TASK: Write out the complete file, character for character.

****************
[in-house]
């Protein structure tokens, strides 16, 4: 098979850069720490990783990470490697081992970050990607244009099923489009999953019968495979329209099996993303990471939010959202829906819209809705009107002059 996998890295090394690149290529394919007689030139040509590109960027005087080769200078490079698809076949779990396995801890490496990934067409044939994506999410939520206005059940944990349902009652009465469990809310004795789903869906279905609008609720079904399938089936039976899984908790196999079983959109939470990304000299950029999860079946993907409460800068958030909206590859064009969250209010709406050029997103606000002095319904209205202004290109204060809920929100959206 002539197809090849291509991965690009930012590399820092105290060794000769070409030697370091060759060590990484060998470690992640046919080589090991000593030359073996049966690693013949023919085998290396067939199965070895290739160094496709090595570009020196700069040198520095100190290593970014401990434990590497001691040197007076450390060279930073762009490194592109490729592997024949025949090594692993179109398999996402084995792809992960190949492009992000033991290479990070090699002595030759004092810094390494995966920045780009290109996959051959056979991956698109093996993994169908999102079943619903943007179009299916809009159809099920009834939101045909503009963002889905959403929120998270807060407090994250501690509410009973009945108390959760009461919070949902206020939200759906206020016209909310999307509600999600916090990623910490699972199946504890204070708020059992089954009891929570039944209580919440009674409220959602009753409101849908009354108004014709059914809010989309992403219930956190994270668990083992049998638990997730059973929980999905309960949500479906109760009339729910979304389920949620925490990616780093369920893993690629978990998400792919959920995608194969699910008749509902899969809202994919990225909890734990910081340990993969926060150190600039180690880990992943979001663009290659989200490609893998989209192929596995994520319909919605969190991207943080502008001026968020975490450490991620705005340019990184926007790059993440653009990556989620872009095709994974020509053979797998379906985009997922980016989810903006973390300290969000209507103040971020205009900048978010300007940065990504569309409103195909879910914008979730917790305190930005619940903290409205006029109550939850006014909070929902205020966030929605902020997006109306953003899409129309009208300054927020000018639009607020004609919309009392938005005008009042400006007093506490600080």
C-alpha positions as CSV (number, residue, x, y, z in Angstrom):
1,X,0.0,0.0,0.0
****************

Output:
[in-house]
């Protein structure tokens, strides 16, 4: 098979850069720490990783990470490697081992970050990607244009099923489009999953019968495979329209099996993303990471939010959202829906819209809705009107002059 996998890295090394690149290529394919007689030139040509590109960027005087080769200078490079698809076949779990396995801890490496990934067409044939994506999410939520206005059940944990349902009652009465469990809310004795789903869906279905609008609720079904399938089936039976899984908790196999079983959109939470990304000299950029999860079946993907409460800068958030909206590859064009969250209010709406050029997103606000002095319904209205202004290109204060809920929100959206 002539197809090849291509991965690009930012590399820092105290060794000769070409030697370091060759060590990484060998470690992640046919080589090991000593030359073996049966690693013949023919085998290396067939199965070895290739160094496709090595570009020196700069040198520095100190290593970014401990434990590497001691040197007076450390060279930073762009490194592109490729592997024949025949090594692993179109398999996402084995792809992960190949492009992000033991290479990070090699002595030759004092810094390494995966920045780009290109996959051959056979991956698109093996993994169908999102079943619903943007179009299916809009159809099920009834939101045909503009963002889905959403929120998270807060407090994250501690509410009973009945108390959760009461919070949902206020939200759906206020016209909310999307509600999600916090990623910490699972199946504890204070708020059992089954009891929570039944209580919440009674409220959602009753409101849908009354108004014709059914809010989309992403219930956190994270668990083992049998638990997730059973929980999905309960949500479906109760009339729910979304389920949620925490990616780093369920893993690629978990998400792919959920995608194969699910008749509902899969809202994919990225909890734990910081340990993969926060150190600039180690880990992943979001663009290659989200490609893998989209192929596995994520319909919605969190991207943080502008001026968020975490450490991620705005340019990184926007790059993440653009990556989620872009095709994974020509053979797998379906985009997922980016989810903006973390300290969000209507103040971020205009900048978010300007940065990504569309409103195909879910914008979730917790305190930005619940903290409205006029109550939850006014909070929902205020966030929605902020997006109306953003899409129309009208300054927020000018639009607020004609919309009392938005005008009042400006007093506490600080």
C-alpha positions as CSV (number, residue, x, y, z in Angstrom):
1,X,0.0,0.0,0.0